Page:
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[New Nation] Southern Sudan

Discussion in 'BBS Hangout: Debate & Discussion' started by JuanValdez, Jan 11, 2011.

  1. JuanValdez

    JuanValdez Member

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    I was getting a bit excited about the referendum in Southern Sudan when the whole Giffords thing happened and distracted everybody from everything else happening in the world. But, I'm reading about it again.

    I'm a little surprised and very pleased that they seem to be having a referendum that is not hindered by violence or corruption. And, it means Southern Sudan will soon be independent after decades of fighting. I'm excited for them to try to make it a go on their own, despite all their problems. It's amazing that more of the colonial borders in Africa haven't been changed over the last half-century.

    I would not be surprised to see Southern Sudan become a western darling charity case, where western governments and oil companies and Christians help them quickly develop and surpass Sudan. But who knows.

    And, for people who have no idea what I'm talking about: http://www.nytimes.com/2011/01/09/world/africa/09sudan.html?_r=1&pagewanted=print

    [rquoter]Southern Sudan Feels Freedom Close at Hand
    By JEFFREY GETTLEMAN

    JUBA, Sudan — Philip Geng Nyuol started fighting for independence with his hands.

    He eventually graduated to a machete, then Molotov cocktails, then a gun.

    “I crossed rivers full of crocodiles,” he said. “And slept in camps in Congo. And ate wild fruits in the bush.”

    That was nearly 50 years ago — Mr. Nyuol was on the ground floor of southern Sudan’s independence struggle, before the rebels even had proper weapons. The memories come flooding back to him, bright but patchy, like sun streaming through the trees.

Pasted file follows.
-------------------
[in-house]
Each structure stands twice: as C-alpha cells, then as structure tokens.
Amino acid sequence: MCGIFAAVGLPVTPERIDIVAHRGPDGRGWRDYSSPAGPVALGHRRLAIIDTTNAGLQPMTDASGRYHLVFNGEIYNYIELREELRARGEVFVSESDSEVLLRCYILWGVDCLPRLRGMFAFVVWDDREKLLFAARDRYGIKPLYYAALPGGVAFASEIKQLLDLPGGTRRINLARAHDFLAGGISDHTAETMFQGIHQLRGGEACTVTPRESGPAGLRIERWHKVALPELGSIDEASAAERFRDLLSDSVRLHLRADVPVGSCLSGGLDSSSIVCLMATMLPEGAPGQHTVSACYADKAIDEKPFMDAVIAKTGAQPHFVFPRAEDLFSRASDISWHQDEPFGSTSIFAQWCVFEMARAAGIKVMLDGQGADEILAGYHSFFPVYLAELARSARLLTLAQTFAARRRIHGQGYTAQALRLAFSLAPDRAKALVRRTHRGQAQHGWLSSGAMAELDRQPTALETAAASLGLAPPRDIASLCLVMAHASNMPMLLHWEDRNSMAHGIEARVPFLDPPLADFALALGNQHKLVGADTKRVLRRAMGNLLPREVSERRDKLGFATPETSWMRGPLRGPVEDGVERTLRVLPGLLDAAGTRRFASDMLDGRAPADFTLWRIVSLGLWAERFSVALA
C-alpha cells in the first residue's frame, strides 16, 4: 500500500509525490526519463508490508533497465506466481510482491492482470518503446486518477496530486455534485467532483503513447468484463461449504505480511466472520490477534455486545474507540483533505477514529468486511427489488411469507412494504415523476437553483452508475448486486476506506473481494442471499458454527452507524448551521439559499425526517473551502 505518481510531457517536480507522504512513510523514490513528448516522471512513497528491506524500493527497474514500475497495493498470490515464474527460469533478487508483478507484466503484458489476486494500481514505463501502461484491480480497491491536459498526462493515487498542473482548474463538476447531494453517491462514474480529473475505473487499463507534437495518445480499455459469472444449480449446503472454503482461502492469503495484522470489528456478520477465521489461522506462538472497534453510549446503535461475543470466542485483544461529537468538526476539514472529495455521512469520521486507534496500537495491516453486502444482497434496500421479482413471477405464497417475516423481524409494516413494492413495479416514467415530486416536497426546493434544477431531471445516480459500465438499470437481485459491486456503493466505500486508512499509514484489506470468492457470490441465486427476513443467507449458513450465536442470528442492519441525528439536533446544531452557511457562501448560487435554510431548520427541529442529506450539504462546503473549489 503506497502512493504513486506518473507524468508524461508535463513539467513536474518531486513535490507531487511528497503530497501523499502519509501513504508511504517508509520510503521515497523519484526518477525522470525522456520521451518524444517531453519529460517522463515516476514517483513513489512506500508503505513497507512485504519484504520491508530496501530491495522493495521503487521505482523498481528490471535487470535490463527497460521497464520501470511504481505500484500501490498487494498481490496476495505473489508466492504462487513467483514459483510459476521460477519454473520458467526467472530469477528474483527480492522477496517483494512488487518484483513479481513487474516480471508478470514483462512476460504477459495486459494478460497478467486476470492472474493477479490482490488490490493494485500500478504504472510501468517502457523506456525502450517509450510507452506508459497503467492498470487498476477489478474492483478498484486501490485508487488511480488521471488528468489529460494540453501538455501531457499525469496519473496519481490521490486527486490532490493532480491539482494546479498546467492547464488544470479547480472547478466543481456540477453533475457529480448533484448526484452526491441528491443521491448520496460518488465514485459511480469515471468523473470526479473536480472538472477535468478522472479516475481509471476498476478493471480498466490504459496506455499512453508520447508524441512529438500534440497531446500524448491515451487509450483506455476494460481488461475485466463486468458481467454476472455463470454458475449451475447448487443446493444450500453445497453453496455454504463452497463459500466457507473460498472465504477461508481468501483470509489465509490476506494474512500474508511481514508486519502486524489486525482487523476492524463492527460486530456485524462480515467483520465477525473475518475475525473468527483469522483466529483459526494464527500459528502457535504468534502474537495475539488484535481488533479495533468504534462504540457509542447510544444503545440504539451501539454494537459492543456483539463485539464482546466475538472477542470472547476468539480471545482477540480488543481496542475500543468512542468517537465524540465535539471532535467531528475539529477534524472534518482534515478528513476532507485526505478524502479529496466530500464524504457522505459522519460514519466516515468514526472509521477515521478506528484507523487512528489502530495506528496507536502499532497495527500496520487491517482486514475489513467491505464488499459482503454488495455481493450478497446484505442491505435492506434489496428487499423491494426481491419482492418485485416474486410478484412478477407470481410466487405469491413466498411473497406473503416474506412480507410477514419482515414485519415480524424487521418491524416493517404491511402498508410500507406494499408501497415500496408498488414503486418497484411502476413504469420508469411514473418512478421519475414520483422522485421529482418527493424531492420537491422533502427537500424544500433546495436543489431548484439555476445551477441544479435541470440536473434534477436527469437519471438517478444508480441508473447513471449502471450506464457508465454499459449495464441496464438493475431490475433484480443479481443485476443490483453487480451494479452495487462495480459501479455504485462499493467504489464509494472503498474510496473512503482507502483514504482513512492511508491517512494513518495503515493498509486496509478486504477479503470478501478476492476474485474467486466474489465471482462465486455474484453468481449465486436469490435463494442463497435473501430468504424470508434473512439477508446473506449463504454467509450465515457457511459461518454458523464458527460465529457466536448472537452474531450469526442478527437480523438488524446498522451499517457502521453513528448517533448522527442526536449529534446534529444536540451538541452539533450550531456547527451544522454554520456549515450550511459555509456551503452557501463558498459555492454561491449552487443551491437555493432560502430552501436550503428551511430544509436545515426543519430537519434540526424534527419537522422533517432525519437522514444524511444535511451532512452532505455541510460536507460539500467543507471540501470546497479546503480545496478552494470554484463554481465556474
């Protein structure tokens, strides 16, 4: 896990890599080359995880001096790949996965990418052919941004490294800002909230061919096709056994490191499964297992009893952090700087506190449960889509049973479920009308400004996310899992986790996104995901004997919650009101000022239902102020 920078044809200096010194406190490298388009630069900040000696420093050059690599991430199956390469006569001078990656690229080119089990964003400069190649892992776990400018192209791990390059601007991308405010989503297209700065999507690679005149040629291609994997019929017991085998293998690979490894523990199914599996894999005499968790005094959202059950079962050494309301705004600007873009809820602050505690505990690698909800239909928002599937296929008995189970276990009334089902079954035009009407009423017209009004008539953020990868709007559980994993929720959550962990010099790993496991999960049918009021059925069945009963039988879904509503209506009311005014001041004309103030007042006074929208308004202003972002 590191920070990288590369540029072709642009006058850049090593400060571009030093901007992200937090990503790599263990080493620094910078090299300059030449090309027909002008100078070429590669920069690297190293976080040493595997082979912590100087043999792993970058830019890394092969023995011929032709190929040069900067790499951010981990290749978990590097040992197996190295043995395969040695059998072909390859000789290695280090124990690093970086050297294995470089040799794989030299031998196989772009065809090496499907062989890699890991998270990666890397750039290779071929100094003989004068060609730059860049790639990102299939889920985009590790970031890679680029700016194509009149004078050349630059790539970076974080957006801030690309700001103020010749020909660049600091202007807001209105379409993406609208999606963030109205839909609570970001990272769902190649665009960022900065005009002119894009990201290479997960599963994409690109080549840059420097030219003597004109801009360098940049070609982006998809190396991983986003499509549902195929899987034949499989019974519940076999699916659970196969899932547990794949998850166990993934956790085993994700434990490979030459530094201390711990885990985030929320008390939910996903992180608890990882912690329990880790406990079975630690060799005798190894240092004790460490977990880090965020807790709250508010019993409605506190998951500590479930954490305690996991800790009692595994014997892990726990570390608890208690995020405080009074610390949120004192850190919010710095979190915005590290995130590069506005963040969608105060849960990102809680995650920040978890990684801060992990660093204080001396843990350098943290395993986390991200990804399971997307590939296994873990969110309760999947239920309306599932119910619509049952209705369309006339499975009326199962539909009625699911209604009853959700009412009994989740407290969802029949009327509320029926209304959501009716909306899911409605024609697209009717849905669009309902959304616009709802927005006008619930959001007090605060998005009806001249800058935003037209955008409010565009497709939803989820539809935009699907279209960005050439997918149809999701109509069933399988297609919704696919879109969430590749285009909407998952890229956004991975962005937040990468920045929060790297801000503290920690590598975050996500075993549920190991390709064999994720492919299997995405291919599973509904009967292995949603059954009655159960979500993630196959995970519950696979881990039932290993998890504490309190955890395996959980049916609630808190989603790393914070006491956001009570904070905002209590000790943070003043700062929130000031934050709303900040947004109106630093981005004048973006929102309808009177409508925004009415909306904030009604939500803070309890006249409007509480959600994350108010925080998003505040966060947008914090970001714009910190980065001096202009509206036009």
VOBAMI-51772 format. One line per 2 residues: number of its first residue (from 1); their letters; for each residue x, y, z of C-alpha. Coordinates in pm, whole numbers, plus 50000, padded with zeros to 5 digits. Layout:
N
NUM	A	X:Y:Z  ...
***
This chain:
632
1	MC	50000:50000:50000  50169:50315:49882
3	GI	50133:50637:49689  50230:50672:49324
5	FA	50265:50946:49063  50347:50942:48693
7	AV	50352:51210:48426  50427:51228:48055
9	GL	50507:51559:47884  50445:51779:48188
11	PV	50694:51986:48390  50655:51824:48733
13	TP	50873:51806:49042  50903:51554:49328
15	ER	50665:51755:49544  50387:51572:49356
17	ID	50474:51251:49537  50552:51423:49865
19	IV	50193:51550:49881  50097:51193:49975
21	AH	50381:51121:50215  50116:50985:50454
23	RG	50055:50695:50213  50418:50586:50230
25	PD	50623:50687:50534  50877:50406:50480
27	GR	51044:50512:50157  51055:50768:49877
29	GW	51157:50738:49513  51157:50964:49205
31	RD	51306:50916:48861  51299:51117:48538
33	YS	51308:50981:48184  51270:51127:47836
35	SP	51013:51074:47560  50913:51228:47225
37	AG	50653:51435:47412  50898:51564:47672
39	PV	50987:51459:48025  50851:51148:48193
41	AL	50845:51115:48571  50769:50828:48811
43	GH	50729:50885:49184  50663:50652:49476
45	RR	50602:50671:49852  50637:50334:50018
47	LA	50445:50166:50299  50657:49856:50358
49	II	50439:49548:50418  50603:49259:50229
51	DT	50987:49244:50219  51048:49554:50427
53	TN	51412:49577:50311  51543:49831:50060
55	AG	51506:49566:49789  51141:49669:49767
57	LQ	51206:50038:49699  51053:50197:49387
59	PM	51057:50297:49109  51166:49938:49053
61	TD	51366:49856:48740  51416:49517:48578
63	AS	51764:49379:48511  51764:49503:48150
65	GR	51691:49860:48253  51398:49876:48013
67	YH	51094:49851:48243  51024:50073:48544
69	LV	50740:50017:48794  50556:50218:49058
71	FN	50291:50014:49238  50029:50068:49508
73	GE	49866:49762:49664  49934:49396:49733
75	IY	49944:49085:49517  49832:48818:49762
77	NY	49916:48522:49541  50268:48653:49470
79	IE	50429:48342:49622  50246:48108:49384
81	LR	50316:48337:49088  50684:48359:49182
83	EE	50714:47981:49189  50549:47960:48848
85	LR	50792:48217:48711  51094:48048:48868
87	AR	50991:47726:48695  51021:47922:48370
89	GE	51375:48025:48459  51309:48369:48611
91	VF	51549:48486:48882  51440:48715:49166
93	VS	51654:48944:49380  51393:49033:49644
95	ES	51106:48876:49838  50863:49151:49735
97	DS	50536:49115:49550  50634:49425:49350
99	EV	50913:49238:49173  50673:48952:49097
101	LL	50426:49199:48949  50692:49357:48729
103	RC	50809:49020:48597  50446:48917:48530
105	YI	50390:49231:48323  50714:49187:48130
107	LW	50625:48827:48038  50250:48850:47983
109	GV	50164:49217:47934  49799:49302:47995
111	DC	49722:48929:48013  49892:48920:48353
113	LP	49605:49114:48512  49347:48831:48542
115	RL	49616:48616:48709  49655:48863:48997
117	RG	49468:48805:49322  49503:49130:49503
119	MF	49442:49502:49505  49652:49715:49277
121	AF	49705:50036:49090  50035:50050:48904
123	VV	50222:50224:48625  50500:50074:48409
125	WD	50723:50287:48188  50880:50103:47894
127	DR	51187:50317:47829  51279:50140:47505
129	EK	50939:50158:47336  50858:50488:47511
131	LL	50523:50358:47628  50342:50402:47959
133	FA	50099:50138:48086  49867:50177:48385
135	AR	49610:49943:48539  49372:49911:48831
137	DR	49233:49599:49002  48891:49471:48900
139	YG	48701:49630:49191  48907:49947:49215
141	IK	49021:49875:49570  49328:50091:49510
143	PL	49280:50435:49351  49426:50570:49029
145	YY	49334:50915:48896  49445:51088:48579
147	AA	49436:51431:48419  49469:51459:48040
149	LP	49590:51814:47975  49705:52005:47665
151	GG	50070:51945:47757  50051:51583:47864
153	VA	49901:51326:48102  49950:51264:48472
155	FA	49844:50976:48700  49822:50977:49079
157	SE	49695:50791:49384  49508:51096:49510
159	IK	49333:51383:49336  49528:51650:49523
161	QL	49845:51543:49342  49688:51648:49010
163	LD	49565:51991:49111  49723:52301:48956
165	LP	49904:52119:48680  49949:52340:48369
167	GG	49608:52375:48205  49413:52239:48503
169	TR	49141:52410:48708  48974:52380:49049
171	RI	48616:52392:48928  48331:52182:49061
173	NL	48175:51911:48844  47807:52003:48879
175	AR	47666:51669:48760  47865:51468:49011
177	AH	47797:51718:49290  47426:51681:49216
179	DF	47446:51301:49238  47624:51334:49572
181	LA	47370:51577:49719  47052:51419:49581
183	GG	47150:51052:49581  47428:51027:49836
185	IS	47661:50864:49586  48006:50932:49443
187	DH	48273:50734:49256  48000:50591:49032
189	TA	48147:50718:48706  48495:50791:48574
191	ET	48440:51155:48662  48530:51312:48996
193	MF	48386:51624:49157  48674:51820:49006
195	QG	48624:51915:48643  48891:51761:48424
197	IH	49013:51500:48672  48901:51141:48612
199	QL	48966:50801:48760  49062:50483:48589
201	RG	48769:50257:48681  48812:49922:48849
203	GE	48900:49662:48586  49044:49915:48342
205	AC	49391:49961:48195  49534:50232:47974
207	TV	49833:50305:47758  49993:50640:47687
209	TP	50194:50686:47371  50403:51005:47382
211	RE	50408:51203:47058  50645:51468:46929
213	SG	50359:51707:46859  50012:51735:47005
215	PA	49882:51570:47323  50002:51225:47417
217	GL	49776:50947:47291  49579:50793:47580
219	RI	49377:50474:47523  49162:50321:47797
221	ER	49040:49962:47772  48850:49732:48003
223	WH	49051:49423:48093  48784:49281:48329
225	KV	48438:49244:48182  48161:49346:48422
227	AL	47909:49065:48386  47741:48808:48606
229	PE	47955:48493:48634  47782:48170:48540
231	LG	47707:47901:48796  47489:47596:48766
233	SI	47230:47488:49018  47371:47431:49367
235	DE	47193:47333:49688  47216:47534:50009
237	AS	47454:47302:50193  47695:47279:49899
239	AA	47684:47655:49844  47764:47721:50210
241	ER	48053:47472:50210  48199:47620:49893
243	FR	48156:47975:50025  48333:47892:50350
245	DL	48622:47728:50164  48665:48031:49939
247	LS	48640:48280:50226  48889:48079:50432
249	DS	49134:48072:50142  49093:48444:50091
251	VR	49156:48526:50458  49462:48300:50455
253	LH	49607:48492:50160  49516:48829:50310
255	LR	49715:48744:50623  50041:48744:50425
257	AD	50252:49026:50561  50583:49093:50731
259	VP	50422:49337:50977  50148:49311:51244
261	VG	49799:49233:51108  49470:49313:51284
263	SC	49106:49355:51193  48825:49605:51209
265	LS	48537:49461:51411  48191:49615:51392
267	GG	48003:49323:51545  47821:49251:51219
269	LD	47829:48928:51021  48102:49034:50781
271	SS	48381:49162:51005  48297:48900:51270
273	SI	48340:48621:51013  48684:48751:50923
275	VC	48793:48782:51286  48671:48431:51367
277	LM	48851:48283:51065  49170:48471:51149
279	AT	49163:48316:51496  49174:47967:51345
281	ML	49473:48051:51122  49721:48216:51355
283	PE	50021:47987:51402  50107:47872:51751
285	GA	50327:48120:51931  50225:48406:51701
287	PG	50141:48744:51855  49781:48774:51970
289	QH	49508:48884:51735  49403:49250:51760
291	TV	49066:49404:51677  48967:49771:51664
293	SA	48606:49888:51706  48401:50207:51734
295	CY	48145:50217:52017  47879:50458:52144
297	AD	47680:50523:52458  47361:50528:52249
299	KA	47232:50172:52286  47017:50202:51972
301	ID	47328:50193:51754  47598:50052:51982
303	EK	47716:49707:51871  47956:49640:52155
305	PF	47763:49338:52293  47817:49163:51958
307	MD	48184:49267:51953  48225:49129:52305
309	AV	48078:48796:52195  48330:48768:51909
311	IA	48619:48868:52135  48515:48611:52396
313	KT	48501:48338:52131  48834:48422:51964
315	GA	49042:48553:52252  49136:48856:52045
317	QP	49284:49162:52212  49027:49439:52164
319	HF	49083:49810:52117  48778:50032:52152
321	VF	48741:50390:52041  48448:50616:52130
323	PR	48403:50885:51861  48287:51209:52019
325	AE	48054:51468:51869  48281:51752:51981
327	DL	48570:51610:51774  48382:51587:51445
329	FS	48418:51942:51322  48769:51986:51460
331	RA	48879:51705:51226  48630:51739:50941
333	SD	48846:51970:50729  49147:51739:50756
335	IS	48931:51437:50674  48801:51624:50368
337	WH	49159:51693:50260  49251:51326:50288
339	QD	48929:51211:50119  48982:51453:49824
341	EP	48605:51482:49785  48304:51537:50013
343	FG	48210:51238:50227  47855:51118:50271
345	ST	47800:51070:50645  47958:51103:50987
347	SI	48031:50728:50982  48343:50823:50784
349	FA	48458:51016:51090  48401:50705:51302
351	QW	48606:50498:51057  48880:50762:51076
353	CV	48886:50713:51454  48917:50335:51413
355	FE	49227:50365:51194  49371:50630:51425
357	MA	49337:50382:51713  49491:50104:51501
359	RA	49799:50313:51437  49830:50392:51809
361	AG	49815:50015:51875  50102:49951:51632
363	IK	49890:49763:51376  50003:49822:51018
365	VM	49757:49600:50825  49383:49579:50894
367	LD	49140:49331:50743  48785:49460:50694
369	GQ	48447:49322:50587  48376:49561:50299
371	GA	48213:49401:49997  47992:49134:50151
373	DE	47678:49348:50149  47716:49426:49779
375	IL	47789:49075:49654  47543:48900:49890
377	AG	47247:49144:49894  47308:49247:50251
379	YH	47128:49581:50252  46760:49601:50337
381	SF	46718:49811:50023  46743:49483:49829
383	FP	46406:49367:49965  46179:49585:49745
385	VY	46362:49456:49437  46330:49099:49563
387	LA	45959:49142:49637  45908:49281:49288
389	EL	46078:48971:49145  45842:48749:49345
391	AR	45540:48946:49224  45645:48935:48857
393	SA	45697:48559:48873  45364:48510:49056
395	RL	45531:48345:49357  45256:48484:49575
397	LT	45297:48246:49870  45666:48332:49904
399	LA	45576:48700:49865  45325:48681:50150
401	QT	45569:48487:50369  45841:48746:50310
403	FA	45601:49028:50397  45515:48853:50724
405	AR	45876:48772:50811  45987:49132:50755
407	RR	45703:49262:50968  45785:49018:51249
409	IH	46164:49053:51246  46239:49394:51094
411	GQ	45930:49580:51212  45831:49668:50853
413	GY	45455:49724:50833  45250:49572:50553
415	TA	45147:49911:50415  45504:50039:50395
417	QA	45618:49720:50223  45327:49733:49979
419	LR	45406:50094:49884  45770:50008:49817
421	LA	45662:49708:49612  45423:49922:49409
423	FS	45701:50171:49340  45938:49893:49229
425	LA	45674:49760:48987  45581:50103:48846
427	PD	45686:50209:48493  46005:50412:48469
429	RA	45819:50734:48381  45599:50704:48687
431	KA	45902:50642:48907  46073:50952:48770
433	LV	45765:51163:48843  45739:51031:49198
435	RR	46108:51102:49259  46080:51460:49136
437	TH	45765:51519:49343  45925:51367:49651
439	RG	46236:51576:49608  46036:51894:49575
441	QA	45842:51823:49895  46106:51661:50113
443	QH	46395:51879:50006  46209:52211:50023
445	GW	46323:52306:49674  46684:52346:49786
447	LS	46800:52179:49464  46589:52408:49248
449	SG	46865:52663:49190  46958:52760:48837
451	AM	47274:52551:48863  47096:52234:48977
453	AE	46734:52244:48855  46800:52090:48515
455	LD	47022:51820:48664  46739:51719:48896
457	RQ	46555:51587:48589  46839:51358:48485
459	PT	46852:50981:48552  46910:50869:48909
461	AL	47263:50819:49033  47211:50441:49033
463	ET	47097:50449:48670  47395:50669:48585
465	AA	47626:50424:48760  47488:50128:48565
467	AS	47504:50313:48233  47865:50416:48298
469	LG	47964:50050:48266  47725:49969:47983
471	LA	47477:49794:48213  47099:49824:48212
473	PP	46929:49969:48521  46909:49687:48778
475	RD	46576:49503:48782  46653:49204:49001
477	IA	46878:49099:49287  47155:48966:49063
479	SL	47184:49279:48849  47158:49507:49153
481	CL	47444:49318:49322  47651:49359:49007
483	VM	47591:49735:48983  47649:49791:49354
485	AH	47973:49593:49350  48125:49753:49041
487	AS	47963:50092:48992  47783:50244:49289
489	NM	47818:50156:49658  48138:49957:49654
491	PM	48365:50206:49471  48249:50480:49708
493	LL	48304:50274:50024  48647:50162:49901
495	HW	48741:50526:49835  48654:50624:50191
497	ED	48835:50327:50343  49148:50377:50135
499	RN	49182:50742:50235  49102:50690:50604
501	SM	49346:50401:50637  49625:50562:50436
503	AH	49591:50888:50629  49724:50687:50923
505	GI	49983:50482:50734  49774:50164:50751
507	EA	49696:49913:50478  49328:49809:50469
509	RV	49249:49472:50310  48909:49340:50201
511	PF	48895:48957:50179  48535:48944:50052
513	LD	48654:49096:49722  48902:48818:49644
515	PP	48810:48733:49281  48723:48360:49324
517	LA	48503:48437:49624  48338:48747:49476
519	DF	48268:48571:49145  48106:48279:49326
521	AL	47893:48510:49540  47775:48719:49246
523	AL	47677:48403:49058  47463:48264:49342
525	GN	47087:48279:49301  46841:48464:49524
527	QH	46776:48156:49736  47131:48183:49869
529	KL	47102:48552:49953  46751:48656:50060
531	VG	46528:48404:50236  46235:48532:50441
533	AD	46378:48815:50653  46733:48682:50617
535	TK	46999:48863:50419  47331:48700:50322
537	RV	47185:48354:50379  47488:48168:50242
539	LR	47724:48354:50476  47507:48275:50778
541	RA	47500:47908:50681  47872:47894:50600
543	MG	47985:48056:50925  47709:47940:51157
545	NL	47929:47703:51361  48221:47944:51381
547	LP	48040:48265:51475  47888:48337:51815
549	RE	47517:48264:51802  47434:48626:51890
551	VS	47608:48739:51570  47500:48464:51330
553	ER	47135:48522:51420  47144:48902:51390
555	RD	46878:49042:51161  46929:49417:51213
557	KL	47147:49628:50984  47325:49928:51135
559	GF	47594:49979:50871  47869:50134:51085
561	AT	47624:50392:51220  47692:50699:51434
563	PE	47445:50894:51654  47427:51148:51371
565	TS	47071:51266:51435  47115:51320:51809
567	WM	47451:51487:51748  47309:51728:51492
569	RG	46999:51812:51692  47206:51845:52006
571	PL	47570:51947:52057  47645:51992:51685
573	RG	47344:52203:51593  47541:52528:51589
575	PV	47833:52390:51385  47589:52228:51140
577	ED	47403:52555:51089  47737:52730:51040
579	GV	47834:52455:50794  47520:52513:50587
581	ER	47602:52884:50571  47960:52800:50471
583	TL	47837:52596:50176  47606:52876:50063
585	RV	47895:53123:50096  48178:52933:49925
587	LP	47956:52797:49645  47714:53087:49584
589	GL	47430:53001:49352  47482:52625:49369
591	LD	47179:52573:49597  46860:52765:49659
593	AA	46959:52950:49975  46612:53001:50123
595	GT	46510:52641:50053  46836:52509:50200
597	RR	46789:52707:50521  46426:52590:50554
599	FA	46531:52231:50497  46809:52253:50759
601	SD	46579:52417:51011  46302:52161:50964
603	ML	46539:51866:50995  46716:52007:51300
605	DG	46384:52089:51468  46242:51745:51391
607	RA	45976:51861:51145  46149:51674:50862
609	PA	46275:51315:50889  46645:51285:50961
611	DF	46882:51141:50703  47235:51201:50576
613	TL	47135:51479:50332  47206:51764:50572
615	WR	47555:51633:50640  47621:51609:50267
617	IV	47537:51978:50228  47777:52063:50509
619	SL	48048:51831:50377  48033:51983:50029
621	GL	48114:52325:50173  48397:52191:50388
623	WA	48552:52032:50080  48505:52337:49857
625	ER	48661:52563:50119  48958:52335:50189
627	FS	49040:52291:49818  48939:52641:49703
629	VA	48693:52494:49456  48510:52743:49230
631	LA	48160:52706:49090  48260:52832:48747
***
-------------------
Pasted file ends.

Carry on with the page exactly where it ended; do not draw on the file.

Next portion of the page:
After decades of war and more than two million lives lost, southern Sudan has arrived at the moment it has been yearning for, a referendum on independence. Polls opened on Sunday just after 8 a.m. local time. All signs point to the people here voting overwhelmingly for secession, and the largest country on the continent will then begin the delicate process of splitting in two.

    The United States government has played a pivotal role in bringing this moment to fruition, pushing the northern and southern Sudanese to sign a peace treaty in 2005 that set the referendum in motion. A proud, new African country is about to be born, but it will step onto the world stage with shaky legs. As it stands now, southern Sudan is one of the poorest places on earth.

    Most people here scrape by on less than 75 cents a day. More than three-quarters of adults cannot read. Decades of civil war and marginalization have left the economy so crushed that just about everything is imported, down to eggs. According to Oxfam, a teenage girl has a higher chance of dying in childbirth than finishing elementary school.

    Tens of thousands have flocked back to take part in the referendum, and some analysts, possibly reinforcing stereotypes of Africa as always teetering on the edge, warn south Sudan could be the next Somalia, awash in violence. Already, aid agencies are ringing the alarm about a lack of food, water, health care and sanitation.

    “We have an unfolding humanitarian crisis, layered on top of an existing and forsaken one,” said the International Rescue Committee, an American aid organization that works in Sudan.

    But this is a land of shared sacrifice, and that may be a cohesive force that helps hold southern Sudan together. After all the years of guerrilla warfare and hardship, oppression and persecution at the hands of the Arabs who rule Sudan, people here are deeply invested in holding a peaceful referendum and building the world’s newest nation.